But, at Judgment Day, God will wake them to consciousness and they will come out of the grave. Then, they will no longer be “silent in the grave”.
There is another way to understand this statement in Psalm 31:17, “let them be silent in the grave”, if we translate the Hebrew word “sheol” as “hell” instead of as “grave”. Since it is translated both ways equally, this is a valid substitution.
The word translated “grave” in Psalm 31:17 is the Hebrew word “sheol” that we have been studying. It is translated “hell” about half of the time and in this study we have examined a number of verses in which God identifies “hell” with conscious affliction.
So, Psalm 31:17 could also be properly translated “let them be silent in hell”. The word “the” is not in the original Hebrew text.
There is another important point that we must consider:
The word “silent” makes us think of no consciousness. However, the word “silent” is used many times in the sense of no answer. The guilty one is conscious, but is “silent” because he has no answer to a Holy God for his sins.
We see an example of this truth in the parable of the wedding feast found in Matthew 22:1-14.
We read in Matthew 22:11-14:
11 And when the king came in to see the guests, he saw there a man which had not on a wedding garment:
12 And he saith unto him, Friend, how camest thou in hither not having a wedding garment? And he was speechless.
13 Then said the king to the servants, Bind him hand and foot, and take him away, and cast him into outer darkness; there shall be weeping and gnashing of teeth.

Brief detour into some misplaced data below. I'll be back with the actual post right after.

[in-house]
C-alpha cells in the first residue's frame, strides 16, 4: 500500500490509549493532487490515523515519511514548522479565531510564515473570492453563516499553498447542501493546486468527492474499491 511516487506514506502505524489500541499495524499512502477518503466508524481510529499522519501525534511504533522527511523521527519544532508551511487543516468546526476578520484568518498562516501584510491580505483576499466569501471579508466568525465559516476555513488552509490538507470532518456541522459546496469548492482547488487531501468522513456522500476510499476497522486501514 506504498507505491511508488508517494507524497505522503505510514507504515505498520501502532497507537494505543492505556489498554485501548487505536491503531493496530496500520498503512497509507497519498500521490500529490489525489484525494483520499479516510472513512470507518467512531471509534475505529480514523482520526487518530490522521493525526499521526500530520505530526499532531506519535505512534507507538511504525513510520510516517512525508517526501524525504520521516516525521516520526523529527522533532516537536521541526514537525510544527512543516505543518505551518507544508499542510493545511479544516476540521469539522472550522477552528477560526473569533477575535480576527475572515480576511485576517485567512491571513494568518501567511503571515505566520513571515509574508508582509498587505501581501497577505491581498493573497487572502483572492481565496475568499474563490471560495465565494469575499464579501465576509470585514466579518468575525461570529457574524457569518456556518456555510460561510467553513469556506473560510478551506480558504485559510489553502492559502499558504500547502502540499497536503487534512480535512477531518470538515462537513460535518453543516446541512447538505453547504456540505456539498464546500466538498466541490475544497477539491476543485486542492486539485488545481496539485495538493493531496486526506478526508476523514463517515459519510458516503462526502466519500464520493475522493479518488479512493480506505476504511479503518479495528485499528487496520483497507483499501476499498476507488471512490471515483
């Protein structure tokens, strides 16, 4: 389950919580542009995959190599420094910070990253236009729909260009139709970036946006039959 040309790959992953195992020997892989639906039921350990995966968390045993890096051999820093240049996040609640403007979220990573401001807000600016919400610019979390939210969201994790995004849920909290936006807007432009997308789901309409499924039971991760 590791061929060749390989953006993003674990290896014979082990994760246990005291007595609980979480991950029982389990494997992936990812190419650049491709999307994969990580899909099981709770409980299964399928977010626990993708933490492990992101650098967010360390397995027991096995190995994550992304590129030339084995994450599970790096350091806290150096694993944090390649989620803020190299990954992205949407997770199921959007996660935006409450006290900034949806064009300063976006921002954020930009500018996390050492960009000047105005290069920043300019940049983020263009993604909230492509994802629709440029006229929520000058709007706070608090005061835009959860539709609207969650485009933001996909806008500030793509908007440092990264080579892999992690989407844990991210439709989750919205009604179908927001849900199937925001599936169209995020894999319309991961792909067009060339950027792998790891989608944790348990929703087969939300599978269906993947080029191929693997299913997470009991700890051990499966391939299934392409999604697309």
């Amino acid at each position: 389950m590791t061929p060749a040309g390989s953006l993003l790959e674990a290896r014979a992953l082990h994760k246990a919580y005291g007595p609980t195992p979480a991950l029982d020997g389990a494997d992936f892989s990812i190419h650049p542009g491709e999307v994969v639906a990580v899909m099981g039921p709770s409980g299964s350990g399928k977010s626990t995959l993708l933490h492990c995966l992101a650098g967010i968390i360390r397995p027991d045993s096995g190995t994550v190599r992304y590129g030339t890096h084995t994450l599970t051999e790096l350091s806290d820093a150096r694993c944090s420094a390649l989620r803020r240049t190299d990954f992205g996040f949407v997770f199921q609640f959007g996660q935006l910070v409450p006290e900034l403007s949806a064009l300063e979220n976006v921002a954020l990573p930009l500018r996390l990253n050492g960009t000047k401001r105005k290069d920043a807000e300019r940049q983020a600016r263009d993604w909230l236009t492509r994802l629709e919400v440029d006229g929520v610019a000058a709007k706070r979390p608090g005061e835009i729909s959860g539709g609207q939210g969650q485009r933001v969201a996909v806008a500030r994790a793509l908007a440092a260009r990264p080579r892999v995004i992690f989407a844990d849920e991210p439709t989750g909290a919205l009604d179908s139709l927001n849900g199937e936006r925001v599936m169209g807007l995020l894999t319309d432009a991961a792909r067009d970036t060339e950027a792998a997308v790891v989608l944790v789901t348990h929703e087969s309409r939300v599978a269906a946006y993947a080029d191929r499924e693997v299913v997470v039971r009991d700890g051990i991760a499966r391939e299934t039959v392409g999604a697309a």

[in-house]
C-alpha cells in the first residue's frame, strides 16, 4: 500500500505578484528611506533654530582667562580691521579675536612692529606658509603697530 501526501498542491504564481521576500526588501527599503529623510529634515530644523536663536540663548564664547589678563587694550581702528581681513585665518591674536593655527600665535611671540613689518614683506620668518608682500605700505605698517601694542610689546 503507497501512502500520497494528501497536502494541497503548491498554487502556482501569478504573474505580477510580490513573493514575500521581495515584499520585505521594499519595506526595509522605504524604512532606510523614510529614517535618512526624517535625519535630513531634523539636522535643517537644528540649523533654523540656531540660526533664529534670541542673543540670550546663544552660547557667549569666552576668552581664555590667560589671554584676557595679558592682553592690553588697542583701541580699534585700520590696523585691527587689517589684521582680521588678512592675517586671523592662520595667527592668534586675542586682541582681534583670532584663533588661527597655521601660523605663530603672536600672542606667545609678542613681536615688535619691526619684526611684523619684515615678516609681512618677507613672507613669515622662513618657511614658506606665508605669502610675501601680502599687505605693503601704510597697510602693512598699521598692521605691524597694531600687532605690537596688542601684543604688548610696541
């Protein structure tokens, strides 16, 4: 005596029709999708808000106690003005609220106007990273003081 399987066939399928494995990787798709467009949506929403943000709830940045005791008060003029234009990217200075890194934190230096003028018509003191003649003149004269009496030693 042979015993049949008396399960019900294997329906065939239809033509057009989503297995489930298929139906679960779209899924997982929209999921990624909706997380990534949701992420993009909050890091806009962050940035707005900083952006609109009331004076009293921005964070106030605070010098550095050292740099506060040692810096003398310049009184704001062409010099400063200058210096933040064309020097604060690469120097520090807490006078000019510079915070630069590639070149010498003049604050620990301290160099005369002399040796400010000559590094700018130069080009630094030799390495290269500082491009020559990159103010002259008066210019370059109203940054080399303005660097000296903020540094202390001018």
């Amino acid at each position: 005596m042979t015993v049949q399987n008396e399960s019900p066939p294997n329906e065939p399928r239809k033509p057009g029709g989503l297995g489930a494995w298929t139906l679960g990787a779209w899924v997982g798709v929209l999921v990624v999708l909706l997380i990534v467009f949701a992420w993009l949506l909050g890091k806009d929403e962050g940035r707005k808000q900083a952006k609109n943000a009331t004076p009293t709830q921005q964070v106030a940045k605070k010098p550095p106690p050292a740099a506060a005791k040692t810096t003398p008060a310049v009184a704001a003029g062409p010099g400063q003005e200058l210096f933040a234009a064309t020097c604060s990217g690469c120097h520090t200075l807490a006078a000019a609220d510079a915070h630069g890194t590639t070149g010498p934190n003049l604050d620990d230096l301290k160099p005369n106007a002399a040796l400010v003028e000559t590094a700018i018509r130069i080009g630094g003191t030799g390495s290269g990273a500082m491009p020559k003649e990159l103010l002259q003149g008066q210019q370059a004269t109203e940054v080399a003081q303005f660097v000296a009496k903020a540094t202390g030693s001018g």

14 For many are called, but few are chosen.
The king in verse 11 is God. The guests are the true believers. However, there is one guest that is not a true believer. He is the man without the wedding garment in verse 11.
In verse 12, God speaks to this man and says “friend”. This is not the normal Greek word for “friend” that we find many times in the New Testament. Rather, this is a word that signifies a companion or a nearby fellow. For example, Jesus used this same Greek word in speaking to Judas in Matthew 26:50. Judas was not a loving friend of Jesus, but rather a companion.
Going back to Matthew 22:12, God asks this man, “how camest thou in hither not having a wedding garment?”
God is effectively saying you do not have any covering for your sins. How can you be at the wedding feast?
What is the response of the man?
The Bible says “And he was speechless”. That is, he was “silent”.
It was not that the man had ceased to exist. Rather, the man was “silent” because he had no answer for his sins before a Holy God. That is how the unsaved will be in hell. They will be “silent in hell”. They will be conscious, but have no answer for their sins before a Holy God.
We see this teaching for the word “silent” in other verses. Below are a list of verses with this same Hebrew word translated “silent” in Psalm 31:17:
Leviticus 10:3 Then Moses said unto Aaron, This is it that the LORD spake, saying, I will be sanctified in them that come nigh me, and before all the people I will be glorified. And Aaron held his peace <01826>.